- The Washington Times - Monday, January 22, 2007


It may be that the world’s most famously enigmatic woman has shed some of her mystery.

An amateur historian believes he has found the final resting place of the Florentine Renaissance woman who inspired Leonardo da Vinci’s renowned “Mona Lisa.”

Giuseppe Pallanti, a high school economics teacher from Florence who has written a book about the “Mona Lisa,” has unearthed a death certificate that shows the woman believed by some to have inspired the artist, Lisa Gherardini, died on July 15, 1542, in Florence and is buried in a convent in the center of the Tuscan city.

“Maybe Leonardo chose a woman like many others. She was not a noblewoman, or a princess. She was a family woman,” Mr. Pallanti said Friday.

Gherardini was born in 1479 and married a rich silk merchant, Francesco del Giocondo. She has been linked to the painting — known in Italian as “La Gioconda” — because Giorgio Vasari, a 16th-century artist and biographer of da Vinci and other artists, wrote that da Vinci painted a portrait of del Giocondo’s wife.

In addition, del Giocondo was a neighbor and acquaintance of the artist’s father, Piero da Vinci, Mr. Pallanti says.

“I’m not taking a stance, I’m not an art historian,” he says, “but it’s hard to believe that Vasari lied.”

Alessandro Vezzosi, a da Vinci expert and the director of a museum dedicated to the artist in his hometown of Vinci, says Mr. Pallanti is a respected researcher whose work sheds light on Gherardini. However, he says, she was not the woman depicted in the work that hangs in Paris’ Louvre Museum.

“There is a basic mistake, to say that this is the real Gioconda,” Mr. Vezzosi says.

A letter that da Vinci wrote indicates that the woman in the painting probably was a lover of the artist’s sponsor, the Florentine nobleman Giuliano de Medici, Mr. Vezzosi said.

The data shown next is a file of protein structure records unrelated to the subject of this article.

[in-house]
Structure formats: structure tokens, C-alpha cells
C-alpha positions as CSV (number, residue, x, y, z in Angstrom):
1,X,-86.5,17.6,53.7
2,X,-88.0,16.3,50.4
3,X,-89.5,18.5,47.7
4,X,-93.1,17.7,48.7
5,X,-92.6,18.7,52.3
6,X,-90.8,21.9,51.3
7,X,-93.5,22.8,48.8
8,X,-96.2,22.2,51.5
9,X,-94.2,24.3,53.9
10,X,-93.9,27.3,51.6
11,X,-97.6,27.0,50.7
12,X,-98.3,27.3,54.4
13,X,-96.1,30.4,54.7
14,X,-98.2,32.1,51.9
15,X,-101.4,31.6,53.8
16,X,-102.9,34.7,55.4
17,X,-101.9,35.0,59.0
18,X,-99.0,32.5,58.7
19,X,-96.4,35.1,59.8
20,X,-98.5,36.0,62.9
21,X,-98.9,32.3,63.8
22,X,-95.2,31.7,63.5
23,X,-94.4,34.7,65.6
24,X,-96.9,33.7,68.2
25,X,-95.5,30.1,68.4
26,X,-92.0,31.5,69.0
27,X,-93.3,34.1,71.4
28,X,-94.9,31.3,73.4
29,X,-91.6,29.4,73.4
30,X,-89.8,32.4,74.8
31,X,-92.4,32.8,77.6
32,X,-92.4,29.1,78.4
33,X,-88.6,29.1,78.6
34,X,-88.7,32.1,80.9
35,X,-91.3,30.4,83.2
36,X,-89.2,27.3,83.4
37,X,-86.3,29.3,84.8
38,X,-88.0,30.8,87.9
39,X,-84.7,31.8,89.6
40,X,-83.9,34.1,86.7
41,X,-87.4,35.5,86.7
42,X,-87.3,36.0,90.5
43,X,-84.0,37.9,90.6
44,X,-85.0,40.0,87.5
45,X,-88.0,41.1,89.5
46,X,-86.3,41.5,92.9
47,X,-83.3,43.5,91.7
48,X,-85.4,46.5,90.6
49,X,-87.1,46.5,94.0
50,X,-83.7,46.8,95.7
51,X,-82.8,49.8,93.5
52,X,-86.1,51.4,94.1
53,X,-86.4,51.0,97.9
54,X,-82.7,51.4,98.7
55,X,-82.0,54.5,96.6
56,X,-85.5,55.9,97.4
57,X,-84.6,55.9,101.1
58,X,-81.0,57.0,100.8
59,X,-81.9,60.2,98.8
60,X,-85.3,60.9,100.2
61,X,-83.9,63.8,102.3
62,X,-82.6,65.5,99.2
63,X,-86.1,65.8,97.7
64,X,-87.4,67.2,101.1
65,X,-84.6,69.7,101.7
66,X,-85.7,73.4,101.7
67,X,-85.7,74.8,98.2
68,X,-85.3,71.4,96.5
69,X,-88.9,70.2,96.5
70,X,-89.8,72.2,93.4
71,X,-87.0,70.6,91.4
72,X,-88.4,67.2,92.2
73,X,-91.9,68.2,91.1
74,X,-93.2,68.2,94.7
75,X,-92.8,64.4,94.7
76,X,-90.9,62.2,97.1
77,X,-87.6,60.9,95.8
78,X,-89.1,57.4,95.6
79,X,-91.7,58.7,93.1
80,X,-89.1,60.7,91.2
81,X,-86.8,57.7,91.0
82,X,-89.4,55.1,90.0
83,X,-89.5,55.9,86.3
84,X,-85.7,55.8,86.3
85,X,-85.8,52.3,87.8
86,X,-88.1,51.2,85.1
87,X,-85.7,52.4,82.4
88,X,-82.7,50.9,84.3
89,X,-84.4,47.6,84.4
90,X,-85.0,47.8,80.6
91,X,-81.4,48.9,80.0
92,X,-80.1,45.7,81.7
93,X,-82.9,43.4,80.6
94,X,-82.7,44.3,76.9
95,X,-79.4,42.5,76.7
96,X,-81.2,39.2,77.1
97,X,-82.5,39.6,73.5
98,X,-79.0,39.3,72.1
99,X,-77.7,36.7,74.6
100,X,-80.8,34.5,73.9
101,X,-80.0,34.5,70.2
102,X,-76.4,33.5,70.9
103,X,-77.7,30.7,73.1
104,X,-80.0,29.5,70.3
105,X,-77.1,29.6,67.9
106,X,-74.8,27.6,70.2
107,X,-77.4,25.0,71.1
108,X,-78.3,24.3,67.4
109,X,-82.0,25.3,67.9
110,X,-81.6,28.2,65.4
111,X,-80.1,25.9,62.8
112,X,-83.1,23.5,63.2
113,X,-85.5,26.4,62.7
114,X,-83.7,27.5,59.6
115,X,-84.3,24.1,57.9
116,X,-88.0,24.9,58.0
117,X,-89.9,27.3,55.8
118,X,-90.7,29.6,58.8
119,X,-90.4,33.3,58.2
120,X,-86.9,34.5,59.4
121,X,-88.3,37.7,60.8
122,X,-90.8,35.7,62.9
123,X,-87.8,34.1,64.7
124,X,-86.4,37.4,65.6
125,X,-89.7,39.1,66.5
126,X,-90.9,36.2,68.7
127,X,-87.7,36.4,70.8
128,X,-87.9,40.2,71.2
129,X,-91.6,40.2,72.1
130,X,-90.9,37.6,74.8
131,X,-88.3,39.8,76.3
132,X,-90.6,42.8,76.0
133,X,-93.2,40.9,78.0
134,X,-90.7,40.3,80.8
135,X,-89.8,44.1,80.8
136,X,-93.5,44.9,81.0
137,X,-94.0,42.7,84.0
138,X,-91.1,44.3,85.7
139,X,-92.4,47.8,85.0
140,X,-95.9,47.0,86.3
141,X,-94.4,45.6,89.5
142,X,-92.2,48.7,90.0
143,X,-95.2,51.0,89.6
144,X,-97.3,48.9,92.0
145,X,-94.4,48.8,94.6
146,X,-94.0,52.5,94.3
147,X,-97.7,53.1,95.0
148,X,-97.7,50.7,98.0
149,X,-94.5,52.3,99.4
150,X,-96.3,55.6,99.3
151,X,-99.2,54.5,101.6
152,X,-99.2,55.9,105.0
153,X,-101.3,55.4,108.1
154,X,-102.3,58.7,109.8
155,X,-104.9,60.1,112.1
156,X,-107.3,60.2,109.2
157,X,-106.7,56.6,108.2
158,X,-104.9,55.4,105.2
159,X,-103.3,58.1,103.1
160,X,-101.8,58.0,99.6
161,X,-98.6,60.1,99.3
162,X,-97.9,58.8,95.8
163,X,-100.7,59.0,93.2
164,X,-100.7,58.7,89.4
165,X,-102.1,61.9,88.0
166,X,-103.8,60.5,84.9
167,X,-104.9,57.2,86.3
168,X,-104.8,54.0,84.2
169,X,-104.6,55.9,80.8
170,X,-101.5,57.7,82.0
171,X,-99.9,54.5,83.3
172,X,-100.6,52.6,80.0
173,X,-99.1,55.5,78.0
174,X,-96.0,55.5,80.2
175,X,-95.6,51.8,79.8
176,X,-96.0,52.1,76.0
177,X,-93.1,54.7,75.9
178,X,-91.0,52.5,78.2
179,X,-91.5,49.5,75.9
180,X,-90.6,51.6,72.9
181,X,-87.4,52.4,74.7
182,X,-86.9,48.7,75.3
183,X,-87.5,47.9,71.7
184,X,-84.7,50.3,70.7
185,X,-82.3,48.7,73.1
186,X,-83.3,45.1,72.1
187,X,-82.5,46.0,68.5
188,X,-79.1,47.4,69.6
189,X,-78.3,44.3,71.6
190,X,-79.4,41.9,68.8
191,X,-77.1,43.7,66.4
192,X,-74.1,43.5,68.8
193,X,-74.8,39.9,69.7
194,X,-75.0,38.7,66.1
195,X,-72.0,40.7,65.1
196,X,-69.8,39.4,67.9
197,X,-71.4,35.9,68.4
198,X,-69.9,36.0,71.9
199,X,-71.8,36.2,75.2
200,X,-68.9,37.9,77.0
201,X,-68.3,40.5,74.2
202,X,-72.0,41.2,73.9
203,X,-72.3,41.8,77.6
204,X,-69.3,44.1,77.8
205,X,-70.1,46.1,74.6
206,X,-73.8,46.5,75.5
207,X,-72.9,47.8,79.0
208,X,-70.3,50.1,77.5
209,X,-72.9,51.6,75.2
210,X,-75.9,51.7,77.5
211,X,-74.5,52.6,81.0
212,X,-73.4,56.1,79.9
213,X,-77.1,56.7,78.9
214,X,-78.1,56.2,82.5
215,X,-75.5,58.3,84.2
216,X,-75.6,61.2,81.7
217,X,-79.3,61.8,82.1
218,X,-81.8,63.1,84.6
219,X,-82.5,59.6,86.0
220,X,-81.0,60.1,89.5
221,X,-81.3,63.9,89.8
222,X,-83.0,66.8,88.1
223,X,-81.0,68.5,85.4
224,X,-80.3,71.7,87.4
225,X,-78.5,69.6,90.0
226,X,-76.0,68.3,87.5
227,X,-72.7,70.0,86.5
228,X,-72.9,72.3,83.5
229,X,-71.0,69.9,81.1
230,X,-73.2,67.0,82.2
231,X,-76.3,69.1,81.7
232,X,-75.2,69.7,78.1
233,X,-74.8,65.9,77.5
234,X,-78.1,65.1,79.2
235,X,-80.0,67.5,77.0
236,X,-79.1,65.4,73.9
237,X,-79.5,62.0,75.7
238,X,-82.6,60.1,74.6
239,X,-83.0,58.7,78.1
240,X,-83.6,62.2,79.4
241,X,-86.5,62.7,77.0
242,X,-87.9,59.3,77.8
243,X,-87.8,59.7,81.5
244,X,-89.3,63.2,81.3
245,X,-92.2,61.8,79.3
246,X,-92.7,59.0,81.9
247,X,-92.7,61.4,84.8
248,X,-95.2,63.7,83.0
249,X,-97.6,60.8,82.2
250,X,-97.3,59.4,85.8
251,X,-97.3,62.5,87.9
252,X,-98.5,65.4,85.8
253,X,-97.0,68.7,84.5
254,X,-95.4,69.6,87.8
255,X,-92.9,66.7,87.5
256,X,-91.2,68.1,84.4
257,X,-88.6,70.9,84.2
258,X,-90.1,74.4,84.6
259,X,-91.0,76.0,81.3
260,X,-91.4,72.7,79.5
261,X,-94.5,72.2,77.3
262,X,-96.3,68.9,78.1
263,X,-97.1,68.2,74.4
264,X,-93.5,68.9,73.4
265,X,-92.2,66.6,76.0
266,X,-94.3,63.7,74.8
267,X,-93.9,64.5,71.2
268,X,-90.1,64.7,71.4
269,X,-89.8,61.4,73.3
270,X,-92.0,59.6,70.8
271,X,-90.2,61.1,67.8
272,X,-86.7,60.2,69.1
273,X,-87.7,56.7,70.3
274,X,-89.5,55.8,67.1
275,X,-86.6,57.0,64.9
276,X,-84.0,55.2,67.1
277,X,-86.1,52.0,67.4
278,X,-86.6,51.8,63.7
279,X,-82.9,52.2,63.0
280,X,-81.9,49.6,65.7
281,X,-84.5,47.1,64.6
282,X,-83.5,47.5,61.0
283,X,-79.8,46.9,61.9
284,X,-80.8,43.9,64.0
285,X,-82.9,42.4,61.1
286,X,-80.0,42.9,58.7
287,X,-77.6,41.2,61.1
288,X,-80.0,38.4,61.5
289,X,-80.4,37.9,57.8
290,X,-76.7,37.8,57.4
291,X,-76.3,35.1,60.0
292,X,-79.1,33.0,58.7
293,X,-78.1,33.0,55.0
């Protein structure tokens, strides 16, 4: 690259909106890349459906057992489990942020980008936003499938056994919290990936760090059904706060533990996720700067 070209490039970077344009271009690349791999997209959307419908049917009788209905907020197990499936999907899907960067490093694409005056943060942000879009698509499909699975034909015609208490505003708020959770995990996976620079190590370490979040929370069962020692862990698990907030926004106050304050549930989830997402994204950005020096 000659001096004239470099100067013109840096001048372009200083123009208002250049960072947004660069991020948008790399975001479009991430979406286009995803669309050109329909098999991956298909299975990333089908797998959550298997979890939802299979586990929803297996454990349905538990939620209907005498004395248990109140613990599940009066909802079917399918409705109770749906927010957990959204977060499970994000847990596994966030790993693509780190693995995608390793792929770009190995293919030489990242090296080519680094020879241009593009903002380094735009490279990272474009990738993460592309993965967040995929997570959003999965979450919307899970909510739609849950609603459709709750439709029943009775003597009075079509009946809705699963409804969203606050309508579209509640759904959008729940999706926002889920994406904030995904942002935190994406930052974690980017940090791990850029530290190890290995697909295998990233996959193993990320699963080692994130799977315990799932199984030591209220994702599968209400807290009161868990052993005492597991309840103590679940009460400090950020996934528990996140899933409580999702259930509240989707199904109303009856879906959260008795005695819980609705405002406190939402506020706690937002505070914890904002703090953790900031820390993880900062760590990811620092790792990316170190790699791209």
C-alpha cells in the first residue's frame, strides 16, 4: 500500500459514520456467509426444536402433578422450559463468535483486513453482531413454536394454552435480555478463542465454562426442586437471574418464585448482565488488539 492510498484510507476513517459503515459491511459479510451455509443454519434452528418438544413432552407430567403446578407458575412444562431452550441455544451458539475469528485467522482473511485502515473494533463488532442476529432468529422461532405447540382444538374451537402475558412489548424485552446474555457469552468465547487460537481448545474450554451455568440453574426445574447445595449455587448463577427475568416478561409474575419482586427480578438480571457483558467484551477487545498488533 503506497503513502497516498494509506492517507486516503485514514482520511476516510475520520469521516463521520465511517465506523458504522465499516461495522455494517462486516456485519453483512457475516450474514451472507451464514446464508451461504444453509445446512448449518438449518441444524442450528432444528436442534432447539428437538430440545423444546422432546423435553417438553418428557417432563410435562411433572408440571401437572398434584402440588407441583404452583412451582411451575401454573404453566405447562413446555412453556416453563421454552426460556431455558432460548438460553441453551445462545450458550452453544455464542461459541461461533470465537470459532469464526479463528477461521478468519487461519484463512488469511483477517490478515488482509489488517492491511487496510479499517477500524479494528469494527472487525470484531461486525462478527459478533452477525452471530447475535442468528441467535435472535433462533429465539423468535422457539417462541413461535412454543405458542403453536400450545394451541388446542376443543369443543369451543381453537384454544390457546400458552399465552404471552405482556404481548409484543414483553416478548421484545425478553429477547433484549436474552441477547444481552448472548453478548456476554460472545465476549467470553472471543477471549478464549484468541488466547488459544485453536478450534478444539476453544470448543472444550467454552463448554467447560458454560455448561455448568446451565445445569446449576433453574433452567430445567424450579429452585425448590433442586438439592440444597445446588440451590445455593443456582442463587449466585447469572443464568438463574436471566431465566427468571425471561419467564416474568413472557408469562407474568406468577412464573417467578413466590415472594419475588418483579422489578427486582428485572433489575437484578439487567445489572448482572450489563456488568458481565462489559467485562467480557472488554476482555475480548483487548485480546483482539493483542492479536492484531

“This doesn’t mean that he didn’t also paint del Giocondo’s wife,” Mr. Vezzosi says, but that portrait has yet to be located.

Vasari also wrote that the portrait of Gherardini was of note because of the woman’s beautifully painted eyelashes and eyebrows — a feature that is absent from da Vinci’s most famous work, Mr. Vezzosi says.

Mr. Pallanti, who unearthed Gherardini’s death certificate late last month, says she was a mother of six. Her home was near Florence’s Basilica of San Lorenzo, which is near the Convent of St. Ursula, where she is said to have been buried.

Gherardini’s daughter Marietta, who was a nun, lived in that convent.

“Her husband’s will said that after his death she would go and live with her daughter,” Mr. Pallanti says. That is what led him to the convent and the eventual discovery of her death certificate, he adds.

Mr. Pallanti says the convent is not in good shape, and he has not tried to find the actual tomb.

“It may be that I will try later,” he says.

Associated Press writer Ariel David contributed to this story.

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